The future of a controversial Queensland mega-mine has suffered another setback with project funding from China looking increasingly unlikely.
The Greens have heralded the end of the project after a second Chinese bank ruled out providing any funding for the Adani Carmichael coal mine in Queensland’s Galilee Basin.
‘Any financier with any sense doesn’t want Adani,’ Greens senator Andrew Bartlett told reporters in Canberra on Monday.
‘It’s time for Adani to give it up, save their money and for the politicians of Queensland to focus on the issues that will deliver genuine jobs for regional Queensland.’
A swing against the LNP in the recent state election showed that people don’t want corporations getting special deals, Senator Bartlett said.
‘They want the community put first.’
Overnight, The Industrial & Commercial Bank of China (ICBC) responded to reports Adani was seeking Chinese financing by distancing itself from the project.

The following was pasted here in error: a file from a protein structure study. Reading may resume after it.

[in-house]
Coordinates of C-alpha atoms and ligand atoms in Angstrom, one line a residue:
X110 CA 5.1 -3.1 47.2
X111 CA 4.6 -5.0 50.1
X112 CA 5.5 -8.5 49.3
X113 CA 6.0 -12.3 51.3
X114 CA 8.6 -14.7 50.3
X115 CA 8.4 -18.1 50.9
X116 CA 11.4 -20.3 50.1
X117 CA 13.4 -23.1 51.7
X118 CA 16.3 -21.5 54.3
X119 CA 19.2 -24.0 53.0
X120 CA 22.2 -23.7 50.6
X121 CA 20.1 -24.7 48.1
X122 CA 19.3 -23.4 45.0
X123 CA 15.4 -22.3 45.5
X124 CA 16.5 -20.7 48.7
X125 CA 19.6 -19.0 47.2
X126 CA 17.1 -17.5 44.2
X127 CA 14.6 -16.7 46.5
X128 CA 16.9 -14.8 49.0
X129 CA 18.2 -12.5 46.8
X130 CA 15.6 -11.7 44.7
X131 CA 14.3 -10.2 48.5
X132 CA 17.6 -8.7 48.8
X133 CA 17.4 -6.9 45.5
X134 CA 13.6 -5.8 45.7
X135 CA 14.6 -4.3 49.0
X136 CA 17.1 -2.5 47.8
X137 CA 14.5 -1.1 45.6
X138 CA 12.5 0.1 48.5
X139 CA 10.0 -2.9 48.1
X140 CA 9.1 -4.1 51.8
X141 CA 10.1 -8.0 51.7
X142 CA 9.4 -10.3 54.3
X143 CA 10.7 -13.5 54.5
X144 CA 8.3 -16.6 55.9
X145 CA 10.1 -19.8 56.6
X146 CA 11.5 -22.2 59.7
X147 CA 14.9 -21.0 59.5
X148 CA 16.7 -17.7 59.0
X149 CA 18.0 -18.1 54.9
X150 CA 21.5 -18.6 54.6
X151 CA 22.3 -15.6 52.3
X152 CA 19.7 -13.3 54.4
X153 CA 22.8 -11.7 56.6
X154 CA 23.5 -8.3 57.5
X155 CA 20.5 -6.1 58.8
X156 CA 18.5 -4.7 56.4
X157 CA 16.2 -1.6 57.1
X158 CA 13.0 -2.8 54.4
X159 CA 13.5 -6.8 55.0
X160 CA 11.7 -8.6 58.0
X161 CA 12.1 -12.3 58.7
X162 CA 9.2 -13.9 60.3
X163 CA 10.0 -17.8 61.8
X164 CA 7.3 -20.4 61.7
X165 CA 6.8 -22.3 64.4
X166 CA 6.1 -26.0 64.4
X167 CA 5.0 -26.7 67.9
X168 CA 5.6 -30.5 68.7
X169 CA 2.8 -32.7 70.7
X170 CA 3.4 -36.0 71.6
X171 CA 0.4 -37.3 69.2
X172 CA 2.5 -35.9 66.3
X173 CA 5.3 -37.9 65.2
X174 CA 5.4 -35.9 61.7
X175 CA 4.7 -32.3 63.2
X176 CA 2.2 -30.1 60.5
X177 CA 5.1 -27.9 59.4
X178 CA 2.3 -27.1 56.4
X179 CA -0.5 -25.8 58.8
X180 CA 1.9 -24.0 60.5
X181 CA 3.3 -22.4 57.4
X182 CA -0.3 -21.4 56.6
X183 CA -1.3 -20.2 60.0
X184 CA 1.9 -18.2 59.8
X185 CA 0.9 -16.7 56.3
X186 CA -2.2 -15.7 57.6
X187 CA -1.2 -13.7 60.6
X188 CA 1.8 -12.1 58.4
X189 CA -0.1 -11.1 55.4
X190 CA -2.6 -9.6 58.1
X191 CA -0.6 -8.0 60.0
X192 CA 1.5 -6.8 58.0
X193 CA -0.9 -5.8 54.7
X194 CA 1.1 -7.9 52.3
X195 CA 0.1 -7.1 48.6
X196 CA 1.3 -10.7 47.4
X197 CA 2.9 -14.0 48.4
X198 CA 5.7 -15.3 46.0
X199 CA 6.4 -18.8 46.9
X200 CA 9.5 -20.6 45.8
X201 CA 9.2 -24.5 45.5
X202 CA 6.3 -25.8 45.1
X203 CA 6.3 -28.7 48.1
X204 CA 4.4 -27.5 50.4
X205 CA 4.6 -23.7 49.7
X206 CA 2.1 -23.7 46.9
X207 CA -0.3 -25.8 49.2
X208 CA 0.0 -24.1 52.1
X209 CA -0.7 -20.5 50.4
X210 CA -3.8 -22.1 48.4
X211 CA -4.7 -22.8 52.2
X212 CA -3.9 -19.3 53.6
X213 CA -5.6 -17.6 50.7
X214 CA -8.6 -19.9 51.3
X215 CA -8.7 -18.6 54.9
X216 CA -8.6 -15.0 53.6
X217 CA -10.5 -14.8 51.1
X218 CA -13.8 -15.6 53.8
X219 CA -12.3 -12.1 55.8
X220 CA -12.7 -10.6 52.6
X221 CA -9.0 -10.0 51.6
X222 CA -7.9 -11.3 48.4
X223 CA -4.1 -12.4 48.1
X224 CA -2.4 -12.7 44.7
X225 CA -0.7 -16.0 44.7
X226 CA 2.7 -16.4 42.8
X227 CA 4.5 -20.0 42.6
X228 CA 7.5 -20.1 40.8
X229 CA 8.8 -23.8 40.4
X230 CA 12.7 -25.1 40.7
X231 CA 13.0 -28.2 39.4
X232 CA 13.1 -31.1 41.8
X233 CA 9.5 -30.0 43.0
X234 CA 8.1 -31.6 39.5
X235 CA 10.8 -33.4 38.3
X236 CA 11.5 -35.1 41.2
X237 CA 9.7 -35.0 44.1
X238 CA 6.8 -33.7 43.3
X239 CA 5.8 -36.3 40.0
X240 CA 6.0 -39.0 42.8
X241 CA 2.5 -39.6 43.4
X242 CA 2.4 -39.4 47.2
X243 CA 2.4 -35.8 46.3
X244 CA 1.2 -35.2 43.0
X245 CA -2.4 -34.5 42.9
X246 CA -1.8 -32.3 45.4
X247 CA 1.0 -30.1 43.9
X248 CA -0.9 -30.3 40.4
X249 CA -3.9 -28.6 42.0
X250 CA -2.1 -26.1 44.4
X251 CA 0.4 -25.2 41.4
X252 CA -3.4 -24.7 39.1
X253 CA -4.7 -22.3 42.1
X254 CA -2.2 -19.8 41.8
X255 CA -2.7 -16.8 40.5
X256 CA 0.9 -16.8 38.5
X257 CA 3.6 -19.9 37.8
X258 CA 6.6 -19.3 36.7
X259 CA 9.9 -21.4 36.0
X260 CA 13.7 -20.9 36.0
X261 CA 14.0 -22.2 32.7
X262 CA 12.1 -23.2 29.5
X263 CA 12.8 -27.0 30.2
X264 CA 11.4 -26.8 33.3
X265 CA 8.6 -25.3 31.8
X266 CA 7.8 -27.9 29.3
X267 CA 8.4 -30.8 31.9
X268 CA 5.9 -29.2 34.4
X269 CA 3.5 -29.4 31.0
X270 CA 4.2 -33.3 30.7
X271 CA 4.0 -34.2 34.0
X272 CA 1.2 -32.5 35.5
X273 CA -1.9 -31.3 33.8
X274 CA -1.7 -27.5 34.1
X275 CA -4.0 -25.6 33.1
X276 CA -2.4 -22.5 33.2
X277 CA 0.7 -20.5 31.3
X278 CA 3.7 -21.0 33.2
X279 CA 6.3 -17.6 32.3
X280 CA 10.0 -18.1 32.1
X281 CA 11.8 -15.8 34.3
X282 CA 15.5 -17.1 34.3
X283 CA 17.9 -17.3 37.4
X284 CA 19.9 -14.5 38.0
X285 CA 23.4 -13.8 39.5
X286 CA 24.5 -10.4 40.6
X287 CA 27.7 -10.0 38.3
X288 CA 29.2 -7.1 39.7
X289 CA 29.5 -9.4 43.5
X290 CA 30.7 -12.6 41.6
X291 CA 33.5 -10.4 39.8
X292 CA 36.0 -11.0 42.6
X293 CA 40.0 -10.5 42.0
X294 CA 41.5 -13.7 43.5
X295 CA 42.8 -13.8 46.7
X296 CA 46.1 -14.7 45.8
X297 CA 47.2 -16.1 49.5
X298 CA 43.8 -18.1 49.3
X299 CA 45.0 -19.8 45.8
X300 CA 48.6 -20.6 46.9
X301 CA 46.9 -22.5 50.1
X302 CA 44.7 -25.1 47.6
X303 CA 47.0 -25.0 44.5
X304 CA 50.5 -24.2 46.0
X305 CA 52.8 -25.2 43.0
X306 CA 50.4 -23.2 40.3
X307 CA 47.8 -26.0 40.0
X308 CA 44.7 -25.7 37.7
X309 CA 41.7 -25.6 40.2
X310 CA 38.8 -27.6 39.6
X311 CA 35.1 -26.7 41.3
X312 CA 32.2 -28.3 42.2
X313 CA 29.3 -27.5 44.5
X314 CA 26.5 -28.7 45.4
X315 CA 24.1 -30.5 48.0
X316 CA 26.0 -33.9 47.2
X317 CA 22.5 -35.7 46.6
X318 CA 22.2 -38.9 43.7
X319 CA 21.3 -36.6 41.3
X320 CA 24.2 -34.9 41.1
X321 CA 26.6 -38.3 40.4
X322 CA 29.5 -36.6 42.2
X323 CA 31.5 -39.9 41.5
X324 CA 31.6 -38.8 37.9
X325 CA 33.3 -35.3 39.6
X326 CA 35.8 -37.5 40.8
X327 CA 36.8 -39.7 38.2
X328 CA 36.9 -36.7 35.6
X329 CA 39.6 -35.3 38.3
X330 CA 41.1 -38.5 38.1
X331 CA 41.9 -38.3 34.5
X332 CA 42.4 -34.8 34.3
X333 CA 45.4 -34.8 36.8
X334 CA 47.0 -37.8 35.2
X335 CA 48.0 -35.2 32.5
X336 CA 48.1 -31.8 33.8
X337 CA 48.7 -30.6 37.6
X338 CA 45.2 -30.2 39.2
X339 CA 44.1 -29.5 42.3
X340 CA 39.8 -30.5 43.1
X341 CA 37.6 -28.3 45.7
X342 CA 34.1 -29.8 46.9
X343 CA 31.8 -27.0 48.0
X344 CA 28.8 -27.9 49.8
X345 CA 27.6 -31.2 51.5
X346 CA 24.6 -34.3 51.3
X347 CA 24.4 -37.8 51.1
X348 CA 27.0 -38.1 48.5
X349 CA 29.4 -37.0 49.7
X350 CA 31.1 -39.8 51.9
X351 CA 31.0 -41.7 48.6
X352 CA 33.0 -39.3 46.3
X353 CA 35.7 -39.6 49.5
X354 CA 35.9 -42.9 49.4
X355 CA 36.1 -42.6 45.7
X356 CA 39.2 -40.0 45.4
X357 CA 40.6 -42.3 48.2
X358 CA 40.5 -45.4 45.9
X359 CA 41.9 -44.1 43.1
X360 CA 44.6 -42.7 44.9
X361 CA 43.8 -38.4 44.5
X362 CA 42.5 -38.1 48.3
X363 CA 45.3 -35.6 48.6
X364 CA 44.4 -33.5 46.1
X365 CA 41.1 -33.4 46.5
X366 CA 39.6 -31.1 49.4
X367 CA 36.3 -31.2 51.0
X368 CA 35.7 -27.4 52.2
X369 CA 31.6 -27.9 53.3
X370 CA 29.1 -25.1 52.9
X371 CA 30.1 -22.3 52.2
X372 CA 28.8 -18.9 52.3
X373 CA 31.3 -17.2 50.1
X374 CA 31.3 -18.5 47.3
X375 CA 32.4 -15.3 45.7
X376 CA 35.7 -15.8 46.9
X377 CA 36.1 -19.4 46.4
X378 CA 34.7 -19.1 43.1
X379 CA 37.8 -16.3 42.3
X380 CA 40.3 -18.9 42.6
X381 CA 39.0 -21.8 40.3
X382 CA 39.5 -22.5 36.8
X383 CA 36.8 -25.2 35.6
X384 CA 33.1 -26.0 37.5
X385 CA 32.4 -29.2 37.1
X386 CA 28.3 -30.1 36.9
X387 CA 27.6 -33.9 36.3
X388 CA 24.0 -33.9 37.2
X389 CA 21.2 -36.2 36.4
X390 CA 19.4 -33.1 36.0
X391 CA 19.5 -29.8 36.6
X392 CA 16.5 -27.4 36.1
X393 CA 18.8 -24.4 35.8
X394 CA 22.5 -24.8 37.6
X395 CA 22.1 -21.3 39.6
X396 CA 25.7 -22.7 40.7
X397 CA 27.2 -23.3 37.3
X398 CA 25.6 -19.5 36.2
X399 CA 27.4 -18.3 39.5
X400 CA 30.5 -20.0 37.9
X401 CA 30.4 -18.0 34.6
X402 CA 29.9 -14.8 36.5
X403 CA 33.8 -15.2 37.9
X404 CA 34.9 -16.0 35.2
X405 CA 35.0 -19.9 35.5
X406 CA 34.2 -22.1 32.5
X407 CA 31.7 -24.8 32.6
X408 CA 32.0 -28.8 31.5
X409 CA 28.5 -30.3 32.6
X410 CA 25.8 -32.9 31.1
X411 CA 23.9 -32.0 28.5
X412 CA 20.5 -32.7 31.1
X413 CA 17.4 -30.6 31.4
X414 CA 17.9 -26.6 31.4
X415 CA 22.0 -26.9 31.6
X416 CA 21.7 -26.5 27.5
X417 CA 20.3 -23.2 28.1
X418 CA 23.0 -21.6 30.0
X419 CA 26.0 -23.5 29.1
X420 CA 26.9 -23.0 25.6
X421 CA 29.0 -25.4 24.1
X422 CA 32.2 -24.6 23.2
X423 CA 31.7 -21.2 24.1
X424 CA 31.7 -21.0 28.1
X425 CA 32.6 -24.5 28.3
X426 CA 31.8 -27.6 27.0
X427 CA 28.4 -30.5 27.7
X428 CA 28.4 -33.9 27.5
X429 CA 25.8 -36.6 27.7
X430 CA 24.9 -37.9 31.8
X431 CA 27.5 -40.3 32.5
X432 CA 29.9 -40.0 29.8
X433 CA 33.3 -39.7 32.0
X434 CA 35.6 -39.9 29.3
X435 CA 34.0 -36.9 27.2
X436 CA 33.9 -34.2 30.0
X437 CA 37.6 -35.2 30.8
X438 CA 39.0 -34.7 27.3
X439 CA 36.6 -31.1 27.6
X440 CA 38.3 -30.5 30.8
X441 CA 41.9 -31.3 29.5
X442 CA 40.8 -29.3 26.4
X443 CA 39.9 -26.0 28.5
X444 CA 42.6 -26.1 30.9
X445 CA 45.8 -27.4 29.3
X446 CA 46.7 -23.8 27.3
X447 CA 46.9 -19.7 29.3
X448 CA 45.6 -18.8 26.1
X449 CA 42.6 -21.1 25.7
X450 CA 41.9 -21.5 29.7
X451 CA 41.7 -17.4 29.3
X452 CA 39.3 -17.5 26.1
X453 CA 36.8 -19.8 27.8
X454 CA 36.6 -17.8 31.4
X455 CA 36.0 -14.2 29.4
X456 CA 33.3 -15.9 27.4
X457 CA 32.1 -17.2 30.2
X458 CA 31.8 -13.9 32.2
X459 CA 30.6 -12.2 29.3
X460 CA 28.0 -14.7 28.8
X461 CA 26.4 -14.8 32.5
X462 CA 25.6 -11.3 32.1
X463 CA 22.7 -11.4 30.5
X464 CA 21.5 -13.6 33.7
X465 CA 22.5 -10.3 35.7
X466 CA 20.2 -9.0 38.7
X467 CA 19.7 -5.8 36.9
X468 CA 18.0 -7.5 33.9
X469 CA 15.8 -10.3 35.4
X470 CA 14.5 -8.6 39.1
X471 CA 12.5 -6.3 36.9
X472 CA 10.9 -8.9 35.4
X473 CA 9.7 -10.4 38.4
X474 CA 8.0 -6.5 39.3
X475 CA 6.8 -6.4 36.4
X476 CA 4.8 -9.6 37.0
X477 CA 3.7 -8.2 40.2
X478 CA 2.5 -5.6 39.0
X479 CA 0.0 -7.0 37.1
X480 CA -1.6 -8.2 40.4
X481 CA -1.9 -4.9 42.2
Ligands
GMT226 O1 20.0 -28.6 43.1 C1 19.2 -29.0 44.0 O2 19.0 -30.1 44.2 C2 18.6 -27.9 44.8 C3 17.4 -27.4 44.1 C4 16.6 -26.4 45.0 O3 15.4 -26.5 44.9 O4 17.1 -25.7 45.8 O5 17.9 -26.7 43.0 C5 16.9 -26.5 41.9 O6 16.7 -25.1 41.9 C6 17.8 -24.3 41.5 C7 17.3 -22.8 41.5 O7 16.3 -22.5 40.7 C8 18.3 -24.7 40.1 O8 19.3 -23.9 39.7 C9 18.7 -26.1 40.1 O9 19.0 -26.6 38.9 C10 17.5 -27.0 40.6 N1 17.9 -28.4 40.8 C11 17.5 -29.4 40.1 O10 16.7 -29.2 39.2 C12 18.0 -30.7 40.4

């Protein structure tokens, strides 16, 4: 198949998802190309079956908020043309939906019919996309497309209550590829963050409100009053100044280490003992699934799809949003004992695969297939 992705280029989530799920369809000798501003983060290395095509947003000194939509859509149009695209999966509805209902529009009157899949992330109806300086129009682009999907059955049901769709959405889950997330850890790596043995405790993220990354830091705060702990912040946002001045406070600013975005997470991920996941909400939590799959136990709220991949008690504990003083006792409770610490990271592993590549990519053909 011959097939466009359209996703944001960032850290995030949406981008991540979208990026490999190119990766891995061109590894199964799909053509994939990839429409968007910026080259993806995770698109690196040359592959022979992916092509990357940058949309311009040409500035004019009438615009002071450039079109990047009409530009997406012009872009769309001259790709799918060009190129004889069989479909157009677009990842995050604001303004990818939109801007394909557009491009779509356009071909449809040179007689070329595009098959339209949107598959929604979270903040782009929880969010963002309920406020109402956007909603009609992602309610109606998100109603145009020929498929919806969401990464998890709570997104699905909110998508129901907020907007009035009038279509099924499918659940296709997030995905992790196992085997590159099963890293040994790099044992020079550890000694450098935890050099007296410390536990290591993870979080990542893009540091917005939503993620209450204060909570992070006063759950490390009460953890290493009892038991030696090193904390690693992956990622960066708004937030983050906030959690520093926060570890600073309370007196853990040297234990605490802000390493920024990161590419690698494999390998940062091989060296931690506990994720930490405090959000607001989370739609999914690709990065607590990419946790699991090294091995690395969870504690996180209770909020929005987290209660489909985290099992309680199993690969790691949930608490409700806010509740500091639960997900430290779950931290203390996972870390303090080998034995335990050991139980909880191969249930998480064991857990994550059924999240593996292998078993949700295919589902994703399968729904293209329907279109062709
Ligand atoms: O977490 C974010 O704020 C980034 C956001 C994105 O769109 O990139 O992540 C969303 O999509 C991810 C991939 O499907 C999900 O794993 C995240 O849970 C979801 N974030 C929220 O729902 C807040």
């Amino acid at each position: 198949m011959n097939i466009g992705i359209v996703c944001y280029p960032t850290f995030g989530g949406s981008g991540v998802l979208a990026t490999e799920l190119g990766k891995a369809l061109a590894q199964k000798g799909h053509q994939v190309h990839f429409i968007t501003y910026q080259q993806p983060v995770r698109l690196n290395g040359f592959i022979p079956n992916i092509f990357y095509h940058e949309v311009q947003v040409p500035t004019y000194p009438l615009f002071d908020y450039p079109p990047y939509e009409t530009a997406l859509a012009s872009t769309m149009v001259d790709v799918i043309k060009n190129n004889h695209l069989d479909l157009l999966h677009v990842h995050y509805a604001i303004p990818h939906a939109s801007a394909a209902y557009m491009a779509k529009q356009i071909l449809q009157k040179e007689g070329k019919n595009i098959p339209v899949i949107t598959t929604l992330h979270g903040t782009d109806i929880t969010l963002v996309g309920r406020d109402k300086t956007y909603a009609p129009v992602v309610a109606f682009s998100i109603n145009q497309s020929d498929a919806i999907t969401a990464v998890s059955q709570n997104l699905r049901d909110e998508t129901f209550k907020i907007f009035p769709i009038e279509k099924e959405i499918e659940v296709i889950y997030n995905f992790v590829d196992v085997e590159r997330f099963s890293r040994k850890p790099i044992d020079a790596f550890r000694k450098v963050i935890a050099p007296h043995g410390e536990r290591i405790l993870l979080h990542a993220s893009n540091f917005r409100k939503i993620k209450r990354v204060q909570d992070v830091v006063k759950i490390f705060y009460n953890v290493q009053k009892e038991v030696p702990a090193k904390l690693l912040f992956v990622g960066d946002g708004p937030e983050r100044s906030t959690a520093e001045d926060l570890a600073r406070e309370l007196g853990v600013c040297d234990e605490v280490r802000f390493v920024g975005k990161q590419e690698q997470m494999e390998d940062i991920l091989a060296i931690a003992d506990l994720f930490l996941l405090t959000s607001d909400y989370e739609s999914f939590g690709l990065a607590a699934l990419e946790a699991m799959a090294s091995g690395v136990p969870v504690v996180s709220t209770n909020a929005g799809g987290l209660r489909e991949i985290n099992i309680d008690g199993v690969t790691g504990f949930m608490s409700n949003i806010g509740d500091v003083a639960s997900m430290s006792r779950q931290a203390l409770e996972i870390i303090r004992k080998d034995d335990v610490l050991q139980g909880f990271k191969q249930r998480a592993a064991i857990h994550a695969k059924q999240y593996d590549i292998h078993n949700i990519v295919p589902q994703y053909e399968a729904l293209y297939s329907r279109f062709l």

‘ICBC has not been, and does not intend to be, engaged in arranging financing for this project,’ a statement on the bank’s website.
Another of the ‘big four’ Chinese banks, the China Construction Bank has already ruled out supporting the project.
Australia’s own ‘big four’ banks have ruled out supporting the project,
Likewise, the Queensland Labor government similarly promised to veto a federal government loan to the project during the recent state election.
Yet Nationals senator Bridget McKenzie said the Adani mine was still an ‘incredible project’ that would be an important source of jobs for regional Queensland.
‘I hope that private investment can be found to ensure that project does come to fruition,’ Senator McKenzie said.
The senator campaigned in Rockhampton and Keppel during Queensland’s state election.
‘On the ground, if you spoke to the young voters, if you spoke to the workers, they wanted to see this project go ahead because they knew it meant local jobs in that north Queensland area.’